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County Board Candidates Offer Differing Ideas to Add Affordable Housing

The three candidates for Arlington County Board agreed on the need for more affordable housing at a forum Tuesday night, but offered differing methods on how to achieve it.

Speaking at a forum hosted by the Arlington County Civic Federation at Virginia Hospital Center, the traditional kick-off for the fall campaign season, Audrey Clement, Erik Gutshall and Charles McCullough all argued more can be done.

McCullough, an independent endorsed by the Arlington Green Party, said the county must expand its use of rental assistance programs, especially for the likes of teachers and public safety workers like firefighters and police officers.

Democratic nominee Gutshall argued that the county should use its existing Affordable Housing Master Plan to create what he described as “missing middle housing” like apartments and townhouses for middle-income residents near Metro stations and along major thoroughfares.

“It’s a great formula to redefine our development paradigm and creates housing for the middle class,” he said.

Clement, another independent, argued against the “incredible boondoggle” of redeveloping garden-style apartments — in neighborhoods like Westover, where she lives — into luxury townhomes.

To help prevent continued losses of such housing, Clement said the county should designate more areas as Local Historic Districts to capture architectural heritage and be tougher on developers.

McCullough agreed that developers should be held to a higher standard and compelled to provide more affordable housing and other amenities.

“For too long, development has meant displacement,” McCullough said. “That should not be the way, but unfortunately that has become the Arlington Way.”

Talk of the so-called “Arlington Way” of engaging with residents and gathering extensive community feedback came up when the candidates discussed how to get more people involved in local issues.

Clement argued that the Democrat-dominated County Board deters participation, as does a sense that controversial agenda items are left to the end of monthly meetings.

“It is really an endurance contest and that is really what discourages public participation,” Clement said.

Another emphasis of Gutshall: helping more small businesses open and operate more easily in Arlington. That follows reports of businesses having difficulty navigating the county’s permitting and inspection bureaucracy.

Earlier in the forum, Gutshall argued that he would go beyond party politics, and that the county’s progress has been not down to Democratic values, but “Arlington values.”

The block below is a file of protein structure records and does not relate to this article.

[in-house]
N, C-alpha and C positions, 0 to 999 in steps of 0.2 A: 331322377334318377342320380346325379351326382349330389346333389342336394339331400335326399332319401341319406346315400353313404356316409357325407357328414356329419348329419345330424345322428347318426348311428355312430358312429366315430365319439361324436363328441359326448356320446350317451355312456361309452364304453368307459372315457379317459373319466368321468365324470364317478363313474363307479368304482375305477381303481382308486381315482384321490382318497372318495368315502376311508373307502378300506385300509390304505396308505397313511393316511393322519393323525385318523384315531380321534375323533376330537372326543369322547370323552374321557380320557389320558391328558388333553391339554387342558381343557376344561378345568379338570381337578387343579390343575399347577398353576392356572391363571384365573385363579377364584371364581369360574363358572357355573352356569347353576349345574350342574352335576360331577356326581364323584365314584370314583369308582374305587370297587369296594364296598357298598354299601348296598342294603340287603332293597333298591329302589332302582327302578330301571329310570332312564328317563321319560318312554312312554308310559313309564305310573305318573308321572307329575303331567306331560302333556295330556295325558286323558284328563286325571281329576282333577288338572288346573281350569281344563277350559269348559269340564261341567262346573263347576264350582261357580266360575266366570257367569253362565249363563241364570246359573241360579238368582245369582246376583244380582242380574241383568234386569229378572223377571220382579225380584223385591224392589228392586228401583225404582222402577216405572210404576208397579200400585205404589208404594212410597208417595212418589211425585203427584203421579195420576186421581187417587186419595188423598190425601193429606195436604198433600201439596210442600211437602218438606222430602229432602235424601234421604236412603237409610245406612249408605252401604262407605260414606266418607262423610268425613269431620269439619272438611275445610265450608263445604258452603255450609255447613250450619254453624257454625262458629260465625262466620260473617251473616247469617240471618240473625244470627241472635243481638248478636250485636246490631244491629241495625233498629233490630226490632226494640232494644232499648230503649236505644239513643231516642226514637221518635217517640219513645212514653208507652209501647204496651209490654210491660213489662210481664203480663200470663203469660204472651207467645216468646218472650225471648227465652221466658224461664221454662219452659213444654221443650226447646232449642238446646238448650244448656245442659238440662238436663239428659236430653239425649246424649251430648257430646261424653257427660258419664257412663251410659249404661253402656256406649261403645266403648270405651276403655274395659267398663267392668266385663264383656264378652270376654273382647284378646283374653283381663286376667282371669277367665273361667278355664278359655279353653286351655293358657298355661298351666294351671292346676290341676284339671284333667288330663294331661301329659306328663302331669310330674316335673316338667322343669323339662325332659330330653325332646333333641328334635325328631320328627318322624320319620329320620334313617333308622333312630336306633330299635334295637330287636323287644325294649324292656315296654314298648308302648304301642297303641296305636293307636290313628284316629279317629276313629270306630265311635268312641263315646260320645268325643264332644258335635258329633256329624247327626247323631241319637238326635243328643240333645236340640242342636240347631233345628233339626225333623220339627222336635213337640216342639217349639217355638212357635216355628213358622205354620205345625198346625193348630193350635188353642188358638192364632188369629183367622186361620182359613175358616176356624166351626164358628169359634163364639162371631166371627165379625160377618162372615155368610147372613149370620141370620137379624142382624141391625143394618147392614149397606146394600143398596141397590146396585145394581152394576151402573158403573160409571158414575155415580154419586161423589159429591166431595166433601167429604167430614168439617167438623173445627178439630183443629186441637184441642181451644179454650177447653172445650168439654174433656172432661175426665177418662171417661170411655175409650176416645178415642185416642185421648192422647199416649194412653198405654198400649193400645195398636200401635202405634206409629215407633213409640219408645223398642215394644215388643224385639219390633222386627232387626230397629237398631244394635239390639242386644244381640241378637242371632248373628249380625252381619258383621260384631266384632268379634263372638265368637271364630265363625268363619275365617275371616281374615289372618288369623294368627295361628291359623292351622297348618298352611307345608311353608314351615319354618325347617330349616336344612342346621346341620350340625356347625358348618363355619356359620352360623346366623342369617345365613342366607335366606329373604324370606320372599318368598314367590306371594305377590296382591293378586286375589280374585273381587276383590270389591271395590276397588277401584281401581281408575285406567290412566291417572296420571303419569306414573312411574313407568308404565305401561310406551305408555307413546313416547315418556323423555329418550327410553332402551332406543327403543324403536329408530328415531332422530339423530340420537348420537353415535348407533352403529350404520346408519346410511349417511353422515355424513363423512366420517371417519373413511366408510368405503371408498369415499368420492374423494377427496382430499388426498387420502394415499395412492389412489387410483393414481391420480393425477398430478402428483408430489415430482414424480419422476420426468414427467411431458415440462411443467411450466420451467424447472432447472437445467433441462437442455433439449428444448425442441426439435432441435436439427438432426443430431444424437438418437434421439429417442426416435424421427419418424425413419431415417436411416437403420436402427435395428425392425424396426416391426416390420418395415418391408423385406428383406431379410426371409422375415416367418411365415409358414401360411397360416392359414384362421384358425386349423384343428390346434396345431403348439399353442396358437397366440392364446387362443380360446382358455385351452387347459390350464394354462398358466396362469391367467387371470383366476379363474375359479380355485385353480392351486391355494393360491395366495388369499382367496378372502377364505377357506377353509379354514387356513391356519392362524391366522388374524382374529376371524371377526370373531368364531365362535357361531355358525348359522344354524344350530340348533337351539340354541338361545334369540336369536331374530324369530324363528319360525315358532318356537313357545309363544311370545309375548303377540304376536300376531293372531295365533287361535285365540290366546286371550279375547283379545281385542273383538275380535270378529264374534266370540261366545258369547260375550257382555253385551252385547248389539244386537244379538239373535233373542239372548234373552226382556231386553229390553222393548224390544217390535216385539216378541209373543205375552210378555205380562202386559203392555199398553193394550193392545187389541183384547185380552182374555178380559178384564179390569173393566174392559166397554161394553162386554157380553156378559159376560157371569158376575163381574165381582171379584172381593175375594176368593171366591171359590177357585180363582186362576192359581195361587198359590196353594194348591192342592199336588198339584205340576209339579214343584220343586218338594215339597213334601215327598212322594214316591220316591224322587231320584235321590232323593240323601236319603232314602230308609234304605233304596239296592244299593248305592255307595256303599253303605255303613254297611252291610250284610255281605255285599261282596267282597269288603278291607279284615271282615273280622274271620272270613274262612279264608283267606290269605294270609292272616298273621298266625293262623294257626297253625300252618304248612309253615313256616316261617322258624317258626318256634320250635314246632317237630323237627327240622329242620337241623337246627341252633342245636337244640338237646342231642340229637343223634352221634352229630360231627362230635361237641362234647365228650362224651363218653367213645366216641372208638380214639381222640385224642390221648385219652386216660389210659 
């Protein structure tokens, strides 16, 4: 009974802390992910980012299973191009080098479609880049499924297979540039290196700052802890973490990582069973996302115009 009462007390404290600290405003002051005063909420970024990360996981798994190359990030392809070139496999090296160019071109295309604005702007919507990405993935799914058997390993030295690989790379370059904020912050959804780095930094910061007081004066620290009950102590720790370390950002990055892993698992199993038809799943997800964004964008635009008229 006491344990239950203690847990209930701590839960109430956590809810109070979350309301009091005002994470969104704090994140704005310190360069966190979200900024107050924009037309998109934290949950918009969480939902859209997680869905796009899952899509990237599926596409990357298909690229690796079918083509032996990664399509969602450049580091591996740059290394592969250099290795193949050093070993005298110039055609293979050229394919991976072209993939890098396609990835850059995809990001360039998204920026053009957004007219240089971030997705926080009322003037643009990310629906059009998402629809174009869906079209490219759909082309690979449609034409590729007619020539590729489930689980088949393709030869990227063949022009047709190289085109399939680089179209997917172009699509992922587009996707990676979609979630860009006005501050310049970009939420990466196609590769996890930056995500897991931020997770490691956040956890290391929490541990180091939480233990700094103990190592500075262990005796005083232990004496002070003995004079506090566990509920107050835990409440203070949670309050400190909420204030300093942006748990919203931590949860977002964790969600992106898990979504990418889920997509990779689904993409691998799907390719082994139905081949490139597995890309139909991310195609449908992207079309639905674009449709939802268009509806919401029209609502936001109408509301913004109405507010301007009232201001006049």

Gutshall emphasized that he was not a “hand-picked choice” of his party, after Democrats’ use of a caucus to pick their nominee was criticized as undemocratic by Clement. Both independents argued they would be unencumbered by any need to play “party politics” if elected to the Board.

“I tend to believe the truth lies somewhere in the middle, and that’s where the voters are,” Clement said, noting that she previously was a member of the Greens but became “disillusioned” after it veered too far left.

“We need to be able to have an unencumbered voice for the issues we have right now,” McCullough added.

Also participating in Tuesday night’s forum was School Board candidate Monique O’Grady, who earned local Democrats’ endorsement at the caucus in May.

She was the lone candidate debating, after Mike Webb was barred from participating for allegedly not turning in the correct paperwork, while a third candidate, Alison Dough, was absent. Webb was in the audience and met voters before and after the forums.

In her remarks, O’Grady said she would focus on keeping standards high in academics, ensure any redrawn school boundaries respect the county’s diversity, address Arlington Public Schools’ rising capacity and ensure there are more open channels of communication.

On the latter, she said she would be open to having more conversations with teachers and students, either candidly in their schools or at School Board meetings. But O’Grady said with APS having added 1,000 new students in one year, the Board must act quickly and decisively.

“We’re short on money, we’re short on seats and we’re short on time to fix this problem,” she said.

The candidates are set to debate several more times ahead of Election Day on November 7, including on October 11 at a forum hosted by the Arlington Committee of 100 at Marymount University.

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Learn more about Early Years Preschool by contacting the admissions team at [email protected] or by visiting their website at http://www.earlyyearspreschool.org

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